Pandora Playing a Broken Tune

High dependence on advertising could be company's undoing

   

According to Renaissance Capital, the leading source for IPO analysis, U.S. public offerings in 2011 are averaging a total return of 1.6% with a first-day pop of 12%. This tells me bad things are happening to these stocks after their first day of trading.

Pandora (NYSE:P), the leading Internet radio site with more than 90 million registered users, saw its stock jump 8.9% on June 15, its first day of trading, only to decline 22.4% since then. As of its Aug. 5 close, it’s down almost $2.50 from its $16 IPO pricing. Pandora subscribers might look at this as an opportunity to buy its stock cheap. You’d be wrong. This company’s business model is broken, and I’ll tell you why.

How it Makes Money

Pandora provides music to its listeners in two ways: 1) through an advertising-based service where you receive 40 free hours per month and then pay 99 cents for the remainder of the month once you’ve hit your maximum number of hours, and 2) through a paid subscription for $36 per year. As of the first quarter, ended April 30, 2011, advertising accounted for 85.5% of its $51 million in total revenue. In addition, subscription revenue increased 139% year-over-year to $7.4 million. It’s a great double threat and — you’d think — a validation of their business model. Actually, all it means is Pandora knows how to sell advertising well. Making money is an entirely different matter.

Content Acquisition

As you look down the five expense lines from its prospectus, there’s a serious flaw. It’s the music royalties. It’s an unavoidable cost. It can trim the all its other expenses; however, if it wants to stay in business, it has to pay the artists. Therefore, as more listeners actively listen, whether through the free model or paid subscription, its costs go up either way.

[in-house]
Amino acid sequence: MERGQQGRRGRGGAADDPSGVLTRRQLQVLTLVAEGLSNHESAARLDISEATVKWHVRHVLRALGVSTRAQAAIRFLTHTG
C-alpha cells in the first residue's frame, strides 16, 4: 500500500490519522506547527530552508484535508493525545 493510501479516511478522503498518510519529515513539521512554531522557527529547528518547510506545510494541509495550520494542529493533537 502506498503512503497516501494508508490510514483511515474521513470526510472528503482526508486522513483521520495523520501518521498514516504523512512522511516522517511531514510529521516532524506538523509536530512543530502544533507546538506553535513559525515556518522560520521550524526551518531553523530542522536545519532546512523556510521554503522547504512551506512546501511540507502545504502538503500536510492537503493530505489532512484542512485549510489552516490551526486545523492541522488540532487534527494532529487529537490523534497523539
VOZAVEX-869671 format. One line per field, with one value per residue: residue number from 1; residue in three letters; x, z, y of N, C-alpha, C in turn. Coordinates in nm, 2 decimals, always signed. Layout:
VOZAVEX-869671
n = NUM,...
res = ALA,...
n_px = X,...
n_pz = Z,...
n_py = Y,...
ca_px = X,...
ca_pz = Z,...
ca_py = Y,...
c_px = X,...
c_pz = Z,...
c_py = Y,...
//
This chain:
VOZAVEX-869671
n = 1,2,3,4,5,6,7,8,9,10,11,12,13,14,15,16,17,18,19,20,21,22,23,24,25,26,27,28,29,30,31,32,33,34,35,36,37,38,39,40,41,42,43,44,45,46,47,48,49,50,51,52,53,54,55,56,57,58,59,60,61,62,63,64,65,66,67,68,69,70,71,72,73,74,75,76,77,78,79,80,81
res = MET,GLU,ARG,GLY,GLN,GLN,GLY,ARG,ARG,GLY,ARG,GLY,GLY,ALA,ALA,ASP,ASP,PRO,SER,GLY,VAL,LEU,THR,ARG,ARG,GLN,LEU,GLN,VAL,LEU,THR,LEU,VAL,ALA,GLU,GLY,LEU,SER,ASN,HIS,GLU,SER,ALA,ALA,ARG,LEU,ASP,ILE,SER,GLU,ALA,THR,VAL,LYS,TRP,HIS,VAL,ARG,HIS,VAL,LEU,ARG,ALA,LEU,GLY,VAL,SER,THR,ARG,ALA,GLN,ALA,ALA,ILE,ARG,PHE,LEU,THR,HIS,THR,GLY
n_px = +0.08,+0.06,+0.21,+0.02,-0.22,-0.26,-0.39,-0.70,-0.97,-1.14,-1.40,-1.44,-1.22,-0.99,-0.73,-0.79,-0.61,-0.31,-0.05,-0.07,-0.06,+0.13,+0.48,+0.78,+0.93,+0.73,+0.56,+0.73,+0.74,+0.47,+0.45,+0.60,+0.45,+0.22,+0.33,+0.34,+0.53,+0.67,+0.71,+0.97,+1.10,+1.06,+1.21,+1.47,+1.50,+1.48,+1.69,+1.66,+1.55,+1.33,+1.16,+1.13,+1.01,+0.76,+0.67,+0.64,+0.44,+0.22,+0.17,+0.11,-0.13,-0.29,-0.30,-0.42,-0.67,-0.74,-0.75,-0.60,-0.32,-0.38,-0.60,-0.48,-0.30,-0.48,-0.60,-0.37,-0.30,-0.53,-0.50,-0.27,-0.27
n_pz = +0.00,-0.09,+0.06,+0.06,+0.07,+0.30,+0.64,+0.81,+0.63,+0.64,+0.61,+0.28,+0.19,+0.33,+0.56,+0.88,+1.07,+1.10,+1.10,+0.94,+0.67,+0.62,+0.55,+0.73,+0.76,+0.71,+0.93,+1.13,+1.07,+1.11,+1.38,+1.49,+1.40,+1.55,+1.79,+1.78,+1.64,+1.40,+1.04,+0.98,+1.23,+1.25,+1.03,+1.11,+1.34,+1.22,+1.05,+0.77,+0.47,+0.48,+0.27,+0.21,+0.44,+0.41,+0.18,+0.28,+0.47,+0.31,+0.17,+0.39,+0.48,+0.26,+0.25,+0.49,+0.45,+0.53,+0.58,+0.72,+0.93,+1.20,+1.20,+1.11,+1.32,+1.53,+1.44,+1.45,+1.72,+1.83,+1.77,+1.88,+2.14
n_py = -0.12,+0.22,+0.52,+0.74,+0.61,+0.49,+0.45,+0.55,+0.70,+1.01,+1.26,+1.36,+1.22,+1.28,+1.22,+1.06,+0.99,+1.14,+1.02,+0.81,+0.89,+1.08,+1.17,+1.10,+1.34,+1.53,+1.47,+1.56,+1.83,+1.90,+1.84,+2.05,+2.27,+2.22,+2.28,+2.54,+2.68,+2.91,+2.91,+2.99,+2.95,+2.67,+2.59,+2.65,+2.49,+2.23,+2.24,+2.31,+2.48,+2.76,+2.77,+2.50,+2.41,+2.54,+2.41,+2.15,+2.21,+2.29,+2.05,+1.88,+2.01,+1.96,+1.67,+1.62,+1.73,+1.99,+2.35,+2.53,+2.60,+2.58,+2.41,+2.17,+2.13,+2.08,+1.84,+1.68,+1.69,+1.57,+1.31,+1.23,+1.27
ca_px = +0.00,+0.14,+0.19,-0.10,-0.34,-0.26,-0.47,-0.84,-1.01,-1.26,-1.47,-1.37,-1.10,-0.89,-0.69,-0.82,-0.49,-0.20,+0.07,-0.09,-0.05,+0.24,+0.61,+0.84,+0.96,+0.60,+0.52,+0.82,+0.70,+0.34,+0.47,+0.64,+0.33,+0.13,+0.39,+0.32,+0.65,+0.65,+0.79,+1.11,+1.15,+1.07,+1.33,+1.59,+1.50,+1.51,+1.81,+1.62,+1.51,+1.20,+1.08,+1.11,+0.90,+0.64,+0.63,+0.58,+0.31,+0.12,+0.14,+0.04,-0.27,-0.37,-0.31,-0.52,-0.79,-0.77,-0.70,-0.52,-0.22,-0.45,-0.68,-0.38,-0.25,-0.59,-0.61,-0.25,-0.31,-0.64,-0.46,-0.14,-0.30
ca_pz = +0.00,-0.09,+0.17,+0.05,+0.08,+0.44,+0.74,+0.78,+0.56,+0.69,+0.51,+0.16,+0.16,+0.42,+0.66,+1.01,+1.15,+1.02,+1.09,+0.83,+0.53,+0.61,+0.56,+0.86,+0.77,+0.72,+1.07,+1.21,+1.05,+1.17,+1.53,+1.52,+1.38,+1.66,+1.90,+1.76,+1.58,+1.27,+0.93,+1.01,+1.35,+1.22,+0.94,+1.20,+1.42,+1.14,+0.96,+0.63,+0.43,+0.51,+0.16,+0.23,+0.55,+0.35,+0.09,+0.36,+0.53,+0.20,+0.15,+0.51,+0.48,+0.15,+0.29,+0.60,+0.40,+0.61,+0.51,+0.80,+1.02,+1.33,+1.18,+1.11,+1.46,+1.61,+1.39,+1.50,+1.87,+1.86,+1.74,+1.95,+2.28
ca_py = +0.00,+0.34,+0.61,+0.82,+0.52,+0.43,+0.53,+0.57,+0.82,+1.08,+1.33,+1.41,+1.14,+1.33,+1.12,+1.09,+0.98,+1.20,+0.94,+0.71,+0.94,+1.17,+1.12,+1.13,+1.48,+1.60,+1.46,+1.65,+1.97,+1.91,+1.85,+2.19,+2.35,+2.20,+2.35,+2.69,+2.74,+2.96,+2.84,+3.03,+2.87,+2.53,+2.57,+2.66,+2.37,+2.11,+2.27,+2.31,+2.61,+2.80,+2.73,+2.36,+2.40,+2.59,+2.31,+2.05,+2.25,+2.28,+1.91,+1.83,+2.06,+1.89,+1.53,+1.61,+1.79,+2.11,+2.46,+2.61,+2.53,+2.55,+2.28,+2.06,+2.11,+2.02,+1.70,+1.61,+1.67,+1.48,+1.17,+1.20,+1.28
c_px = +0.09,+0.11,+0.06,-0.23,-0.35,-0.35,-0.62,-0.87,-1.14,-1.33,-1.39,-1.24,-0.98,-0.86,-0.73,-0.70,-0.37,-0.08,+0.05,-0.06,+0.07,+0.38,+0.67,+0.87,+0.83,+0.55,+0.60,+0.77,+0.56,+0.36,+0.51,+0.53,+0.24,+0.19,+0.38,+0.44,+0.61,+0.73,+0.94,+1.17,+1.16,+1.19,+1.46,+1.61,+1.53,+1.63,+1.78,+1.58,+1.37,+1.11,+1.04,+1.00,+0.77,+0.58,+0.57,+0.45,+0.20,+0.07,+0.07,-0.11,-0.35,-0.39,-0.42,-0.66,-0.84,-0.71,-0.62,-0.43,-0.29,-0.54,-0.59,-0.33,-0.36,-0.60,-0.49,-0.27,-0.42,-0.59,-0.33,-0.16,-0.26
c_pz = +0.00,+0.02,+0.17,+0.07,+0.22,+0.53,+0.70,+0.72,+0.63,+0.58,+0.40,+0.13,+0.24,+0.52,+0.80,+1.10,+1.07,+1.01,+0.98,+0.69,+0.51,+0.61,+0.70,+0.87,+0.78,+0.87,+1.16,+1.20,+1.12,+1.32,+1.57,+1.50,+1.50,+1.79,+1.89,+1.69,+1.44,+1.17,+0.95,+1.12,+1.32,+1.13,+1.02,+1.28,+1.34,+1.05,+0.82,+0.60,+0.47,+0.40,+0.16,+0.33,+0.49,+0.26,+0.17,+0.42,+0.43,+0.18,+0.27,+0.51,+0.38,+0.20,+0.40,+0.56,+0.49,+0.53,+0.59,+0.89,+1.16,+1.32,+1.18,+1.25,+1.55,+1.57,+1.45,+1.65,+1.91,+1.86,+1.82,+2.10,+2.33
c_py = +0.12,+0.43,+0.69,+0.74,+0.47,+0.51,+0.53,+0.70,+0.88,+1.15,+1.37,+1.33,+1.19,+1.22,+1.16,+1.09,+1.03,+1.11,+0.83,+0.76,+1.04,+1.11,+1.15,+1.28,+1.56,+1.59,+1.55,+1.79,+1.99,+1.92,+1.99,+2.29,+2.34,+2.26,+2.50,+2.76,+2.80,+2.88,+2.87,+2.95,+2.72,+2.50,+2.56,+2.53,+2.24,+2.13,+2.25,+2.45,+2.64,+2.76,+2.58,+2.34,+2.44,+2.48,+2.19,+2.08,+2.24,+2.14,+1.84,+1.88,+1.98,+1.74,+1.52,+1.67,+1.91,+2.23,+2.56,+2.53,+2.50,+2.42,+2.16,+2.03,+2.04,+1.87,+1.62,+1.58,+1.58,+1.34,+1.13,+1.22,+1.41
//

The advertising model currently generates about 3.1 cents in revenue per listener hour, the subscription service another half-cent while it pays 1.8 cents per listener hour for the content, leaving 1.8 cents to cover the remaining expenses. Advertising clearly is the road to take here, with subscriptions acting as gravy. However, I’m skeptical it can sell enough advertising, especially if we go into another recession. That would be the kiss of death for Pandora.

Grooveshark

Even if Pandora can sell ice to Eskimos, its competition will likely be its undoing. I accidentally came across Grooveshark’s site after having a disagreement with Sirius XM (NASDAQ:SIRI) over my satellite radio account. I wanted to find a good internet radio station to listen to while doing research on my computer. Time magazine named Grooveshark one of the 50 best websites of 2010. Pandora, noticeably, wasn’t on the list. Anyway, the music selection is huge, and while there are other sites like MOG.com and Spotify, I’m going to stick with Grooveshark for now. Its 35 million registered users can’t be wrong, and there lies the rub.

It seems certain there always will be another Grooveshark lurking around the corner seeking to take business from Pandora. Oddly enough, I’m sure there’s a calculation available that tells Pandora the optimal number of listener hours to secure new advertising while avoiding piling on expenses. It’s possible that 3.2 billion listener hours could generate just as much or more advertising revenue but produce lower content acquisition costs. Finding this utopia is not likely.

Bottom Line

Recent IPOs like LinkedIn (NASDAQ:LNKD), Teavana (NYSE:TEA) and Dunkin’ Brands (NASDAQ:DNKN) have all done well regardless of the growth story because investors believe they’ll grow earnings. Pandora has done poorly because it won’t. The only way I see Pandora making money is if it doubles advertising revenue while keeping listening hours at 3.8 billion or less. If you don’t already own this stock, forget about it — and if you do, sell.


Article printed from InvestorPlace Media, http://investorplace.com/2011/08/pandora-stock-ipo/.

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